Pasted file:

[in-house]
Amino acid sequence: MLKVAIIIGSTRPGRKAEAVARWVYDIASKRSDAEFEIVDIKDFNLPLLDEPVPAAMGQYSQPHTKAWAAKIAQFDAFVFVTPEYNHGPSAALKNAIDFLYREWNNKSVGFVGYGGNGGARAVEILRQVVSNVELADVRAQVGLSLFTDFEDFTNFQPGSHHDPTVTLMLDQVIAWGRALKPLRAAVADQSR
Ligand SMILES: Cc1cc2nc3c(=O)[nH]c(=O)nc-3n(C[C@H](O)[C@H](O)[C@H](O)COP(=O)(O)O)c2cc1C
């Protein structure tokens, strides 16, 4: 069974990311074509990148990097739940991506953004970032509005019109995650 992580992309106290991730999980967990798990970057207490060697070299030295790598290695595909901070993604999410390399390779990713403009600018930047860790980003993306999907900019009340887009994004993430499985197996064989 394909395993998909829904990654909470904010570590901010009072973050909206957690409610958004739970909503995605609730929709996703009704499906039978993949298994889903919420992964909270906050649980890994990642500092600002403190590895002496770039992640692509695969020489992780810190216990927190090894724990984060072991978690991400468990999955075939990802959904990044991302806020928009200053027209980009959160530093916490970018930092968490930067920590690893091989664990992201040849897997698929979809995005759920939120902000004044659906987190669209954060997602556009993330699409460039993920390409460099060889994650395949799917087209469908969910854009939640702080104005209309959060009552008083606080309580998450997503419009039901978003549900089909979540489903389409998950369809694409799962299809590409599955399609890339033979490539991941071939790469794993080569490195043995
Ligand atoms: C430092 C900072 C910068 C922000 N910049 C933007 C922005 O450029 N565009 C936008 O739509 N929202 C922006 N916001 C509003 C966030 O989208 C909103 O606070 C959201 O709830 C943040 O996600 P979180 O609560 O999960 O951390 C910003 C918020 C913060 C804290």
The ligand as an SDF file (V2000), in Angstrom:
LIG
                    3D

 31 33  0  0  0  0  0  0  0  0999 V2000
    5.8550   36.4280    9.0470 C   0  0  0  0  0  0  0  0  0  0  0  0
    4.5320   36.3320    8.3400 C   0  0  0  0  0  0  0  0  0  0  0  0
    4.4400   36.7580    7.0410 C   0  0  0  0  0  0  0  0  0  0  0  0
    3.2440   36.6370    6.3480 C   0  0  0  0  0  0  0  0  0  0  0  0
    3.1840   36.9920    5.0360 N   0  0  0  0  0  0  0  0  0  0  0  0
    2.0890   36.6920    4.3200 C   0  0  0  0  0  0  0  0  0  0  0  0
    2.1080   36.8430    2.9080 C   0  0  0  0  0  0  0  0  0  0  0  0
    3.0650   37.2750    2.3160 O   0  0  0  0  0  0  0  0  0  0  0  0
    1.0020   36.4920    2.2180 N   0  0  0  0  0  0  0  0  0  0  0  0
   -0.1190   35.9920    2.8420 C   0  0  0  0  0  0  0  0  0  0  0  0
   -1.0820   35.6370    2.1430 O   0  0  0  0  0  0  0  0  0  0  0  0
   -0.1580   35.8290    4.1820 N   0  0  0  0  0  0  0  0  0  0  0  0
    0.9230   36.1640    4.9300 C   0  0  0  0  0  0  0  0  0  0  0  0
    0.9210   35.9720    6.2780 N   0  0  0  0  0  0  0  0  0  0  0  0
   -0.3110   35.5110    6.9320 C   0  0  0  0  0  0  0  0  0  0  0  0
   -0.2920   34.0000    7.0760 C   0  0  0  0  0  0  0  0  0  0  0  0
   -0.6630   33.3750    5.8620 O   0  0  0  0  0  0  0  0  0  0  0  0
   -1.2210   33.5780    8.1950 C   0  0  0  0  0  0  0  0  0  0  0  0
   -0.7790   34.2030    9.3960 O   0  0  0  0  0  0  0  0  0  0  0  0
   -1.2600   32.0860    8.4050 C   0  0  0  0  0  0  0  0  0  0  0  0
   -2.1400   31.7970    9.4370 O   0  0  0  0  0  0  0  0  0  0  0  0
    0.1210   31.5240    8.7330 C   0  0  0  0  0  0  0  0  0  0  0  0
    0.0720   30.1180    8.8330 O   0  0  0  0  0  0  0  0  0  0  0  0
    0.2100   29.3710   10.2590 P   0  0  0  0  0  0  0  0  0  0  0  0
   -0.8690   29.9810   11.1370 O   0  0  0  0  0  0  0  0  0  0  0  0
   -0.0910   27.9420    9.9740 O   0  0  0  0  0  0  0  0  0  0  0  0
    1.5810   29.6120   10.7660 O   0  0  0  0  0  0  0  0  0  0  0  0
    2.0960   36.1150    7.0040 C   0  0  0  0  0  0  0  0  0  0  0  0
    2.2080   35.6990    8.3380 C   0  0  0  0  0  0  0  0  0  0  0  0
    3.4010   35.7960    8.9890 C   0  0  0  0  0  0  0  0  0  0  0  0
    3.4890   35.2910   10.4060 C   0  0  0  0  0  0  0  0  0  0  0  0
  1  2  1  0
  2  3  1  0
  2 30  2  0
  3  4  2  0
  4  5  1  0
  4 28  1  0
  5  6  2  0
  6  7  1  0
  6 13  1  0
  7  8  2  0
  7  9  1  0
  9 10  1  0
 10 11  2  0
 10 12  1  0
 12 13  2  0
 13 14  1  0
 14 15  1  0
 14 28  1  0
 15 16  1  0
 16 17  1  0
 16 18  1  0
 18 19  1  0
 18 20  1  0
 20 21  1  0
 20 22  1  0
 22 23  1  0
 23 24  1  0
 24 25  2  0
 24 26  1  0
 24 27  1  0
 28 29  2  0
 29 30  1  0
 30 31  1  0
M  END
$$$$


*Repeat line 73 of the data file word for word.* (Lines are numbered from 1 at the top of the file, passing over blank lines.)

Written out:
 30 31  1  0